In addition to the modified Shimada classification , other specific markers, alone or in combination, can help to stratify disease by adding prognostic significance to pNTs. At the moment, stratification is based on clinical features: age at diagnosis (children older than 18 months have a better prognosis compared to infants)  and International Neuroblastoma Staging System (INSS) classification (patients with localized tumors have an excellent outcome) . Genetic features are also involved in these tumors, the most independent prognostic factor being the MYCN proto-oncogene status: hence, MYCN amplification (≥10 copies) is highly correlated to very aggressive disease  whereas copy number gain (1–9 copies more than chromosome 2 centromer signals) is recently reported to correlate with good outcome; indeed, Zhou et al. demonstrated in a very recent study (2013) that patients with MYCN gain tumors had a better prognosis than those presenting MYCN amplification and even those with MYCN gene normal copy number) . Other biological characteristics having a prognostic value such as TrkA expression (TrkA is expressed at high levels in biologically favorable neuroblastomas) , ploidy (in some groups of children with NB, near-triploid DNA content tumors are prognostically favorable in contrast to tumors with a near-diploid DNA content)  and chromosomal abnormalities (tumors harboring segmental chromosome alterations (1p and 11q losses or 17q gain) are considerably worse than those with only numerical chromosome aberrations (whole chromosome gains or losses) [15-17], have also been detailed in pNTs tumors.
CD44 is an adhesion molecule with binding domains for hyaluronic acid (HA), an abundant and crucial component of the extracellular matrix, and other glycosaminoglycans such as collagen, laminin and fibronectin [18,19]. CD44 comprises a family of glycoproteins that are encoded by 20 exons of a single gene located at the short arm of chromosome 11 . The size of the molecule varies between 80 and 200 kDa. This size heterogeneity is due to the variable N- and O-linked glycosylation and to alternative splicing that allows the insertion of the so-called variable exon products (CD44 v) in the extracellular, membrane proximal region of the molecule . The smallest CD44 molecule, which lacks the entire variable region, is standard CD44 (CD44s). As it is expressed mainly on cells of lymphohematopoietic origin, CD44s is also known as hematopoietic CD44 (CD44H). This standard isoform is present on the membrane of most vertebrate cells . In contrast, expression of isoforms including some variants, characterizes rapid renewal tissues such as skin . CD44 cell surface transmembrane glycoprotein has been involved in many cellular processes which include lymphocyte activation, recirculation and homing, adhesion of extracellular matrix, angiogenesis, cell proliferation, cell differentiation and cell migration [21,22]. CD44 is highly expressed in many malignancies and is correlated with the tumor biological behavior including tumorigenesis, growth, metastasis and prognosis . It is a reliable indicator of tumor load and disease activity; it is also called metastasis associated protein. Many correlative studies have revealed pronounced expression of CD44 in human tumors, and in some, such as colon cancer, clear cell carcinoma of the kidney or hematological malignancies, the expression of some variants has a poor prognosis [24-26]. Conversely, the degree of malignancy of some cancers such as prostate cancer, is associated with loss of CD44 , suggesting that CD44 could be a tumor suppressor. CD44 is, therefore, an attractive biologic marker for analysis in tumors. In addition, the evaluation of its expression by immunohistochemistry is a simple, fast and reliable standardized method. The aim of this study was to assess retrospectively the clinical relevance of CD44s cell-surface expression in a series of human peripheral neuroblastic tumors and to correlate this expression with other clinical, histological and biological features characterizing these pNTs. There was also an attempt to report the current data concerning this cancer-initiating cell.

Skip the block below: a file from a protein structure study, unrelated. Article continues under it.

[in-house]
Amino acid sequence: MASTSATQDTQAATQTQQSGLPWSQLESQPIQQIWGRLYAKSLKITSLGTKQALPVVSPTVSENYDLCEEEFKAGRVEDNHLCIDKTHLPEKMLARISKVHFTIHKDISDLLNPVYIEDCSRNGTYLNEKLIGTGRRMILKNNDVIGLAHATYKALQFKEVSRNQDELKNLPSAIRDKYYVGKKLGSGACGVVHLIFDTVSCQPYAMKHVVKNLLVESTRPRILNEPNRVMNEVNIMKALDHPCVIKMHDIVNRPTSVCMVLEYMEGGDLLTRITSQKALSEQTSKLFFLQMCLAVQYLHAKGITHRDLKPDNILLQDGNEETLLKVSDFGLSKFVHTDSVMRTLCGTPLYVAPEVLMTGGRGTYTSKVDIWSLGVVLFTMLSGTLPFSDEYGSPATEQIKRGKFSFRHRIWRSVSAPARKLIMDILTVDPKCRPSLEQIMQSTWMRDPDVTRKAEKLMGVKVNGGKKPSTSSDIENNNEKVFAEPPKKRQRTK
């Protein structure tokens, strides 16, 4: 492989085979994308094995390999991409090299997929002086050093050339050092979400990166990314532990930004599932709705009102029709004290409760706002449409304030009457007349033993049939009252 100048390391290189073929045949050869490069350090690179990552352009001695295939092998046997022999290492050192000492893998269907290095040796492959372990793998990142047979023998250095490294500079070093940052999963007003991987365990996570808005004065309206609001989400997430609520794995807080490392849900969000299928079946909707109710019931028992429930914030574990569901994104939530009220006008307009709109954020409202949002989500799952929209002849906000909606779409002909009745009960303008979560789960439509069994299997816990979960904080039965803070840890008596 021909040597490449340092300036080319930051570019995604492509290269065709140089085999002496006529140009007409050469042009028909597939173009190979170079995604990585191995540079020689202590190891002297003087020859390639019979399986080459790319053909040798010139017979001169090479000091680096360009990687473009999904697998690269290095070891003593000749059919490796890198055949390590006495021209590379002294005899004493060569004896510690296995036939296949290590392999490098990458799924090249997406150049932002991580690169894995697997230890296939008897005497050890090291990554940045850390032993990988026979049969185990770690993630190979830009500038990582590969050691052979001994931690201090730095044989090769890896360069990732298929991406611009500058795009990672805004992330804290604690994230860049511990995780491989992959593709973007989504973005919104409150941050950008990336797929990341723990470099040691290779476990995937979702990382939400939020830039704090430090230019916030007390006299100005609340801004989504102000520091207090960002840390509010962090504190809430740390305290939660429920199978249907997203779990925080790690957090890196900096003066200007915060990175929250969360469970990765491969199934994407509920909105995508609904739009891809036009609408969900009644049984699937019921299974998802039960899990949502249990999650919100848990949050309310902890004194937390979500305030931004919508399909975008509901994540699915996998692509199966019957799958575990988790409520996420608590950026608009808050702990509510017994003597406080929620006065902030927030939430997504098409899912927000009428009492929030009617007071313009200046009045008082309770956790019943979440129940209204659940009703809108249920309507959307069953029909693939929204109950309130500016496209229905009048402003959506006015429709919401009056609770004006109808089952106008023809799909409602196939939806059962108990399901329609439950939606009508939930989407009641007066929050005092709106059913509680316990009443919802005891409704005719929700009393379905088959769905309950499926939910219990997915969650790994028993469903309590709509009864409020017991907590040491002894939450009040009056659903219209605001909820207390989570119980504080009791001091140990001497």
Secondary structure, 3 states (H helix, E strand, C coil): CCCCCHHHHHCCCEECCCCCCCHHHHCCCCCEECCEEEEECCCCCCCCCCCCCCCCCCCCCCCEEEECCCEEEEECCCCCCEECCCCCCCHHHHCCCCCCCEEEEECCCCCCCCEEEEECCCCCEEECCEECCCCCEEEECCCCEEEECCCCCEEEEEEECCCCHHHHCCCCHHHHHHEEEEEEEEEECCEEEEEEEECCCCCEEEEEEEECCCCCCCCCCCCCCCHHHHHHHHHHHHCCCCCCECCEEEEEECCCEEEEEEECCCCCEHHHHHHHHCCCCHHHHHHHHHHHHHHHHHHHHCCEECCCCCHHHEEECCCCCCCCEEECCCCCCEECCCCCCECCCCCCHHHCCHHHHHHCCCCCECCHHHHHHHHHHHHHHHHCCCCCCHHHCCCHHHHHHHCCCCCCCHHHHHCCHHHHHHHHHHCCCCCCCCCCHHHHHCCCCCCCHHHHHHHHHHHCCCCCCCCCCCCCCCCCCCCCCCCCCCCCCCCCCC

This retrospective study was performed on 32 formalin-fixed paraffin-embedded pNTs (neuroblastoma, ganglioneuroblastoma and ganglioneuroma) archival material collected from the Pathology Department of the “Ibn Rochd” Hospital. Tissue specimens corresponded to cases, diagnosed between January 2007 and December 2010, with clinical data was retrieved from the files of the Department of Pediatric Oncology and Hematology of the “20 Août 1953” Hospital and from the Departments of Pediatric Visceral Surgery and Pediatrics III of the “Harouchi” Children’s Hospital. These three hospitals form the “Ibn Rochd” University Medical Center of Casablanca, Morocco.